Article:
It is in the golden circle where exports are healthy and rising incomes are boosting consumption, the main driver of the domestic economy. This is all very satisfactory: employment growing first, wages following, and then accelerating as workers become in short supply.

The invisible hand is doing its stuff. Except that this is the point at which things get tricky - the famous example of the party in full swing and the punch bowl still circulating.

In Ireland, the bowl has been replenished by the need for more construction and lavish recycling of growing revenues in the form of Government spending.

This has prompted the widespread worry among economists of 'over-heating' - where what appears to be a market-led recovery is not followed by a market-led orderly slowdown, as higher pay and prices curb growth. Instead, the recovery continues to feed on itself, fuelled by immigration, private sector foreign borrowing and, of course, more foreign billions in the form of corporation tax revenues from the big multinationals.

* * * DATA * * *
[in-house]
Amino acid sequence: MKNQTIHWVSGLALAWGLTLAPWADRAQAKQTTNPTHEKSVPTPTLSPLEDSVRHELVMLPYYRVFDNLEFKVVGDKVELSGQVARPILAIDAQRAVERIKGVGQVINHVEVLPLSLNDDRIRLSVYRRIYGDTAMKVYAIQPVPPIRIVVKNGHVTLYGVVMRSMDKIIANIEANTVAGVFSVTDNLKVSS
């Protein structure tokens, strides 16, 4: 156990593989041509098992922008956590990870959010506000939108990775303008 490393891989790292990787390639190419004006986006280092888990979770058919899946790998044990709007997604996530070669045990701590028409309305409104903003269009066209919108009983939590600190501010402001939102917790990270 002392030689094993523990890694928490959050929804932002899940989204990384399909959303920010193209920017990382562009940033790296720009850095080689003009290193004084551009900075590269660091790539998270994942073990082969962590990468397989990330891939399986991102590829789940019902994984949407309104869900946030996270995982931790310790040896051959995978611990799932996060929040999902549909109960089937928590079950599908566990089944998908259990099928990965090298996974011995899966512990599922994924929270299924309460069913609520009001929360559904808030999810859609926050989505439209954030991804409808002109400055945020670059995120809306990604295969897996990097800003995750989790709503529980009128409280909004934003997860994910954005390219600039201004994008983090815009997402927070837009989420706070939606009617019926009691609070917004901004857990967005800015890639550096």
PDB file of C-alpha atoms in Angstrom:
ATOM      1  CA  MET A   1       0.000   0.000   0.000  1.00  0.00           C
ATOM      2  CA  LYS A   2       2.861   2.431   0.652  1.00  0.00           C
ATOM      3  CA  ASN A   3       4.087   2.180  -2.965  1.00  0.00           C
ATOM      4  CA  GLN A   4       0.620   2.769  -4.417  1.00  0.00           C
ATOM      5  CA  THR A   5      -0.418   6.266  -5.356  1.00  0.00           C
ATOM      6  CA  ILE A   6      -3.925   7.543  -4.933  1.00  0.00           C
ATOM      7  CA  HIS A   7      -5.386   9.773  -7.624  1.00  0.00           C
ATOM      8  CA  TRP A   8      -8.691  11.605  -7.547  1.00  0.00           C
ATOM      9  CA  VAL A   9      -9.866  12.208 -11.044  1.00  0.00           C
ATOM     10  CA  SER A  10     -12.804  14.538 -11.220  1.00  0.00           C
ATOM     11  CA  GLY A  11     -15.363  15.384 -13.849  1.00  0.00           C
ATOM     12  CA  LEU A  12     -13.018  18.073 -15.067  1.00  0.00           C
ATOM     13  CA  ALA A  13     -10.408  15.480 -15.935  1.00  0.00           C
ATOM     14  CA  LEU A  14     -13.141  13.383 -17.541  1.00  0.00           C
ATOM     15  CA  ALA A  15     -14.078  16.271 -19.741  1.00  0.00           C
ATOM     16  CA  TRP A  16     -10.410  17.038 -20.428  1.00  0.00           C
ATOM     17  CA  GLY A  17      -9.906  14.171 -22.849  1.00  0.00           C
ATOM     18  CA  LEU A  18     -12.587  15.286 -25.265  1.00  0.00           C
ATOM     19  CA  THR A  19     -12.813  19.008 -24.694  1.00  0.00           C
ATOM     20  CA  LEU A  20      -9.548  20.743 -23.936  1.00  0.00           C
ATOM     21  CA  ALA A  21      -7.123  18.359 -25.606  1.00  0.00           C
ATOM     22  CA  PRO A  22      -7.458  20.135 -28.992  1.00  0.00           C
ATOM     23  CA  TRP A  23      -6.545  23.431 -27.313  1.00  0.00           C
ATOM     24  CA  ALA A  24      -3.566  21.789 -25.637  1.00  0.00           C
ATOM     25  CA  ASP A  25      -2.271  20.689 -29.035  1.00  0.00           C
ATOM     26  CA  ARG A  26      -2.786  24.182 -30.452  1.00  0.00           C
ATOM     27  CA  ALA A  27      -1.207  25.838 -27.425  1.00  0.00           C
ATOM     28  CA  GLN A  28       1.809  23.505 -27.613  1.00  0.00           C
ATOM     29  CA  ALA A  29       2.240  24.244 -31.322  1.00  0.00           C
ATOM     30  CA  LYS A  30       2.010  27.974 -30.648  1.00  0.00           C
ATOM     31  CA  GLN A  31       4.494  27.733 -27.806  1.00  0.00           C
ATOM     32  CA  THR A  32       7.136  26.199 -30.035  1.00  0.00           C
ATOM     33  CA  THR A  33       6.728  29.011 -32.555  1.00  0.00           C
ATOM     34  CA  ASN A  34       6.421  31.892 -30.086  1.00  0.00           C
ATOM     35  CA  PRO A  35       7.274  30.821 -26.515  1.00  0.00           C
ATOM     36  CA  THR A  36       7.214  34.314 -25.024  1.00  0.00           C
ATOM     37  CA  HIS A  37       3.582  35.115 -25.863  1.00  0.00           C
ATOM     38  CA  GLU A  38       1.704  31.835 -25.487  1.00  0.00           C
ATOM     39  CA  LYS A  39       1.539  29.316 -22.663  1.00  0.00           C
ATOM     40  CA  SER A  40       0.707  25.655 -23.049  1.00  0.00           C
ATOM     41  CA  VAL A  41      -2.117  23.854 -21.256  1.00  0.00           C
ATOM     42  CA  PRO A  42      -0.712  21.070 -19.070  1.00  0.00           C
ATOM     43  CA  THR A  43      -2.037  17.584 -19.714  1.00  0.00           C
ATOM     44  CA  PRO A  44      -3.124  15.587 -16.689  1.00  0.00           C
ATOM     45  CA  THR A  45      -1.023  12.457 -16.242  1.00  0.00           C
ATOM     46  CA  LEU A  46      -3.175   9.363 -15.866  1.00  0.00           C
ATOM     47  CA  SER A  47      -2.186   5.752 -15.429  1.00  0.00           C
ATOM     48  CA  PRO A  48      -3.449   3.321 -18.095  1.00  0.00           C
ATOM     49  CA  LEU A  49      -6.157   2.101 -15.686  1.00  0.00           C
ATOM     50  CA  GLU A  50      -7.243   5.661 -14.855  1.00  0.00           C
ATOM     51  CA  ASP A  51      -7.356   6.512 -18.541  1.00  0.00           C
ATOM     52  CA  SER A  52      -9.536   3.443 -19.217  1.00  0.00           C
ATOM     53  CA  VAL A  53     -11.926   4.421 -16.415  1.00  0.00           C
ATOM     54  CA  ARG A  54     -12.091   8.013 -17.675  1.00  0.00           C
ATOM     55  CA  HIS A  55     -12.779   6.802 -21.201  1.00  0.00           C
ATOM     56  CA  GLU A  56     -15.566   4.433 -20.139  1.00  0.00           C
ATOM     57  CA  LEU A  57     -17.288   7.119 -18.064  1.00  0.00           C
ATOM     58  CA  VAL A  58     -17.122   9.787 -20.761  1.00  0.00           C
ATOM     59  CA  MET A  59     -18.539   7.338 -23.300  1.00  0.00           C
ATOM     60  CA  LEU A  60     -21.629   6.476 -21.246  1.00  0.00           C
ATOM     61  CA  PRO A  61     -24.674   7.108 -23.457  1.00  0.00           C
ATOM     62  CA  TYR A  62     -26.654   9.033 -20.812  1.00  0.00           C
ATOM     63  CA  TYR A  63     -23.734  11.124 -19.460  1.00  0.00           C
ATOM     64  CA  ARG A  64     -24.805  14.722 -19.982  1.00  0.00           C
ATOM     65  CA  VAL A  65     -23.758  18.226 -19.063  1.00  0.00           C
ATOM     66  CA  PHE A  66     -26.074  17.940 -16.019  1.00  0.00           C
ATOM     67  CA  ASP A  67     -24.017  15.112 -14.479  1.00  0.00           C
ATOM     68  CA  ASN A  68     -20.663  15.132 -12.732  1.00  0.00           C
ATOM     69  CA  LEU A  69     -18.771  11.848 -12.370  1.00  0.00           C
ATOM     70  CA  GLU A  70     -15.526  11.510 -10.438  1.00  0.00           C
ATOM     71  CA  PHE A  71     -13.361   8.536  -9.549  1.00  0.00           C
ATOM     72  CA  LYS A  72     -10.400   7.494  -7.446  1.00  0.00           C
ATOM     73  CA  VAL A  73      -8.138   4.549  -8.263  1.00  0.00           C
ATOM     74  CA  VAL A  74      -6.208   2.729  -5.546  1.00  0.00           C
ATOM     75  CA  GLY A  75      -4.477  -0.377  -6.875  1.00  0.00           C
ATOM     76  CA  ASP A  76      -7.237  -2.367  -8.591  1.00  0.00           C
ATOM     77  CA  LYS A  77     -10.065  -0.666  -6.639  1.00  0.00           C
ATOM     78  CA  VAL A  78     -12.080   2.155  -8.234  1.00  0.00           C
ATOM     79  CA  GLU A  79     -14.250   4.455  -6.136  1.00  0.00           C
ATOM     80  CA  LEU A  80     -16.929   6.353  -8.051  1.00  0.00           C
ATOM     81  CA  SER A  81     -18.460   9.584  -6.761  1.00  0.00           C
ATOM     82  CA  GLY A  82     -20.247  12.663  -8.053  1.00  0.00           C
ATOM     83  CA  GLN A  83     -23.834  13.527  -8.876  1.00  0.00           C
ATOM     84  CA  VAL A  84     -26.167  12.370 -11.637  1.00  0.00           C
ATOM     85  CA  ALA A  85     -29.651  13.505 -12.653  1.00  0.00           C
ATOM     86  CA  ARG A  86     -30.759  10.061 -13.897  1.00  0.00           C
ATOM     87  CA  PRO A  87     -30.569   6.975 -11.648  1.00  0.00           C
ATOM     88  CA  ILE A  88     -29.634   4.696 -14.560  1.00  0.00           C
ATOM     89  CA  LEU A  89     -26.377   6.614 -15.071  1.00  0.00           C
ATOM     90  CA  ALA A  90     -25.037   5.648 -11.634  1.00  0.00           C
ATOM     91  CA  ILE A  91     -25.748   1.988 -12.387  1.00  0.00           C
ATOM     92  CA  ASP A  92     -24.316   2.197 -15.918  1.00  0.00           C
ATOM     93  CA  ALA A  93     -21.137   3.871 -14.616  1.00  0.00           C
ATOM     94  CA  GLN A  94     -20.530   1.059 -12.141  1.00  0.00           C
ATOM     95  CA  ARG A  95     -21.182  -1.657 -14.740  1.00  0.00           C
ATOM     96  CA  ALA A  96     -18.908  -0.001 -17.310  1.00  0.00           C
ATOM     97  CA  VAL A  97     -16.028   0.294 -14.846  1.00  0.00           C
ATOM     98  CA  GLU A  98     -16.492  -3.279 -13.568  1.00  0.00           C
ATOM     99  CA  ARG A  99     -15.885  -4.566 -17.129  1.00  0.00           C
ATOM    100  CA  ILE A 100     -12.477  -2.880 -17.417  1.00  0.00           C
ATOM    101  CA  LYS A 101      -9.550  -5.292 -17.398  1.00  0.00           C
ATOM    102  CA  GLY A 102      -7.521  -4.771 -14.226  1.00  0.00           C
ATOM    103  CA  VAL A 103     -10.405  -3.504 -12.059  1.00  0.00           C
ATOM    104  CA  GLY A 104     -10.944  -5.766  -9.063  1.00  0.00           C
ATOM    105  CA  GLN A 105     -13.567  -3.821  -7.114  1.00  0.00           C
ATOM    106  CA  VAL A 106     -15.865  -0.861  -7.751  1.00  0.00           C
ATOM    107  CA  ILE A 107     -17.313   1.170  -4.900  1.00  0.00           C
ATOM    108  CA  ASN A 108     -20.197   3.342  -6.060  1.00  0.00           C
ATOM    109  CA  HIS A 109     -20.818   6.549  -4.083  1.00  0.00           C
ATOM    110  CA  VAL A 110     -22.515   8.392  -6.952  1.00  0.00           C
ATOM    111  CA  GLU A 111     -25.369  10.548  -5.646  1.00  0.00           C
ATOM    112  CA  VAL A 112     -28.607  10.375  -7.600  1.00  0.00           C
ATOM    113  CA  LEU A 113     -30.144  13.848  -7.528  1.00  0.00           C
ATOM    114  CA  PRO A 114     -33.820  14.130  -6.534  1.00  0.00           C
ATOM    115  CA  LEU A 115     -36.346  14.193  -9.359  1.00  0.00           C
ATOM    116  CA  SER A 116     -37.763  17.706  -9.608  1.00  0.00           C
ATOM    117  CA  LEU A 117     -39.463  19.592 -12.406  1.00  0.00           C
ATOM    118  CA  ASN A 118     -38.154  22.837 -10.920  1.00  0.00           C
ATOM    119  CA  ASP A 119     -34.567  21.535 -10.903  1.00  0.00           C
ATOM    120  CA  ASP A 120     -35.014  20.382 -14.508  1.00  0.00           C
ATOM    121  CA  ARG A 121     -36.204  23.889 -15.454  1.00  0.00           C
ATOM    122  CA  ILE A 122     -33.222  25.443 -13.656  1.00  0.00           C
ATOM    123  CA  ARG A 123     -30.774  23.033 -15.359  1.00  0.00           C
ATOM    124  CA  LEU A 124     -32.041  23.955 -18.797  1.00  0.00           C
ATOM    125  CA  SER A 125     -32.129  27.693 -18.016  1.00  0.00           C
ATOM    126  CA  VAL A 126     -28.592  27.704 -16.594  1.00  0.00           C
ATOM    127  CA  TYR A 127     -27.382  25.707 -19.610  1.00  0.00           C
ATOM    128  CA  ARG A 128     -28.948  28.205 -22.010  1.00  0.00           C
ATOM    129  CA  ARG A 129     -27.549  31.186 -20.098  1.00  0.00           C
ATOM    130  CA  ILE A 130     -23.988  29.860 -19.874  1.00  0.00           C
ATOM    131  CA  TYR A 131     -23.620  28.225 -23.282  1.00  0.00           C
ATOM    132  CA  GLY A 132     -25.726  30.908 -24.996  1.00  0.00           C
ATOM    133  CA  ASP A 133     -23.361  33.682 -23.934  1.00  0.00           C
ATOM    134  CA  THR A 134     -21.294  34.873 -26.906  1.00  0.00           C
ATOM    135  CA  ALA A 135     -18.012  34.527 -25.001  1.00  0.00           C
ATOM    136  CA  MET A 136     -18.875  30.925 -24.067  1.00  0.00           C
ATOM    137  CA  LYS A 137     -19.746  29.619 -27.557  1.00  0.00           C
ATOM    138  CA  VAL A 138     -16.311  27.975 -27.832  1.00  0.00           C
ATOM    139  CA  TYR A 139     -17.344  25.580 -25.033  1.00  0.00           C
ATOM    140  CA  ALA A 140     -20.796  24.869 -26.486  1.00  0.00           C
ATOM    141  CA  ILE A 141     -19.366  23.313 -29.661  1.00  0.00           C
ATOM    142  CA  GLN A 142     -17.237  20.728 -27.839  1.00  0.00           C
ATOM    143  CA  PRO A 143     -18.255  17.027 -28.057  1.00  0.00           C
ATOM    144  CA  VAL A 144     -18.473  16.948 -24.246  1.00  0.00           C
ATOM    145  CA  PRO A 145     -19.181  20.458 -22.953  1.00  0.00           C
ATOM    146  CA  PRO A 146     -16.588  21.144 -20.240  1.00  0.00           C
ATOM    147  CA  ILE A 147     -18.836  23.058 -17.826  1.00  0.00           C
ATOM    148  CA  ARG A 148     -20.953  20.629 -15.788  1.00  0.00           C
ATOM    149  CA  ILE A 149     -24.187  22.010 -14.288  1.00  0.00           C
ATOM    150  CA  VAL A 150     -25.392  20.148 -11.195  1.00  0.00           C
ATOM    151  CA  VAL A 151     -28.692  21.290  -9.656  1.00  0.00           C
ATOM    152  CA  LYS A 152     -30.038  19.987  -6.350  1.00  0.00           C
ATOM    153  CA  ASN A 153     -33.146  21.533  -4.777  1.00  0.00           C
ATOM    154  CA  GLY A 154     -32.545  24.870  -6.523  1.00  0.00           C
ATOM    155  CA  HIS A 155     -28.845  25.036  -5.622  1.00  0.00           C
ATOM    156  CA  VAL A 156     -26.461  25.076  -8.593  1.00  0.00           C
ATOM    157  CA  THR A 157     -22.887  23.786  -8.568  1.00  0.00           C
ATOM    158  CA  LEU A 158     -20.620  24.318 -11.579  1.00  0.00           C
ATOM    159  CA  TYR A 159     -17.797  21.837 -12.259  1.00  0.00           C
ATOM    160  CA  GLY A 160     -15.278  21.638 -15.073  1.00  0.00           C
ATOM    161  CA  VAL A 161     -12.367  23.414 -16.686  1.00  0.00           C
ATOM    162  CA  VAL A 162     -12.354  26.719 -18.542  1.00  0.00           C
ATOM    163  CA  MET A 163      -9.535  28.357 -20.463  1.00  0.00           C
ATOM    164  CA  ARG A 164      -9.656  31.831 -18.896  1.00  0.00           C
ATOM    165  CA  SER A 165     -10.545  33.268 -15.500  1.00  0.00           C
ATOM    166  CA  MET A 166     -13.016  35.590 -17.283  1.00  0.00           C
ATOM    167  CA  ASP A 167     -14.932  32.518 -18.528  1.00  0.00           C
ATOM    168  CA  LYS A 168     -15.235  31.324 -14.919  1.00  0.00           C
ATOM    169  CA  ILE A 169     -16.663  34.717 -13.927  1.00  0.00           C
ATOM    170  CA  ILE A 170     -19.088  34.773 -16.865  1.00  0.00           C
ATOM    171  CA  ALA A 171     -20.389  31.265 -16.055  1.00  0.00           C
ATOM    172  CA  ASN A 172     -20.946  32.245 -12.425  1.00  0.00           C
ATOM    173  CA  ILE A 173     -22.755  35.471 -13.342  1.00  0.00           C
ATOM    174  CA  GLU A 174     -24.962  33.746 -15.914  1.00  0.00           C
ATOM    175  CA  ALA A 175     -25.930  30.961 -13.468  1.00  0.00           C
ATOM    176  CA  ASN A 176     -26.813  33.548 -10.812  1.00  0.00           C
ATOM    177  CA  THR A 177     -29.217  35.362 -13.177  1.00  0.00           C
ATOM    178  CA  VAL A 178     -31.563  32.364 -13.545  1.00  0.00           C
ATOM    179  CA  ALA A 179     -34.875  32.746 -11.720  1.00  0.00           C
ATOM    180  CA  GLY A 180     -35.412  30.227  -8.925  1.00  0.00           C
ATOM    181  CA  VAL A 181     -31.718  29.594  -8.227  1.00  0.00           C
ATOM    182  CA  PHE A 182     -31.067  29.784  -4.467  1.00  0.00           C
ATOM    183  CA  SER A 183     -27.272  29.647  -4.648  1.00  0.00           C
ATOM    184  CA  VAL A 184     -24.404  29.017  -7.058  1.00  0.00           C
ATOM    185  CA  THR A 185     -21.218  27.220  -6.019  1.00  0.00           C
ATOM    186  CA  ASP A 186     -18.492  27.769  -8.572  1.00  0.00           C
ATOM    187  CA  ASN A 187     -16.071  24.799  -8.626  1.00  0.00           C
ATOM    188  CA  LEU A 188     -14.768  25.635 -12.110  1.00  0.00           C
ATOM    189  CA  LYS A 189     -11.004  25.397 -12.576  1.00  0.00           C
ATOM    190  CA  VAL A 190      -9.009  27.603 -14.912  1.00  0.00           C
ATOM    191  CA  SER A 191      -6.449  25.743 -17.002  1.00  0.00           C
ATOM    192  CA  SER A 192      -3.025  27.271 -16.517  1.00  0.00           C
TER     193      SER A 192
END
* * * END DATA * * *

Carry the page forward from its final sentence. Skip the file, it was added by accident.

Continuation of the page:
Besides, even the recovery was not just a market phenomenon. It was accompanied by massive state intervention as central banks created money and pumped it into the financial system. Without doubt, ultra-low interest rates have been a key factor in the past five years. The doubt is to what extent central bank policies caused them.

They did save the financial system from complete sclerosis and there would have been no recovery worth the name without that. But the picture now is of a mature recovery accompanied by interest rates which seem more suited to a deep depression. Any attempt to return to historical norms seems to bring with it the threat of recession.

Hence the fear that some worse times could be on the way. There was a sense of what that might mean in the annual statement of the Irish Fiscal Advisory Council (IFAC) last week.

For a start, it is not convinced that the Government estimates of the effect of a hard Brexit are gloomy enough.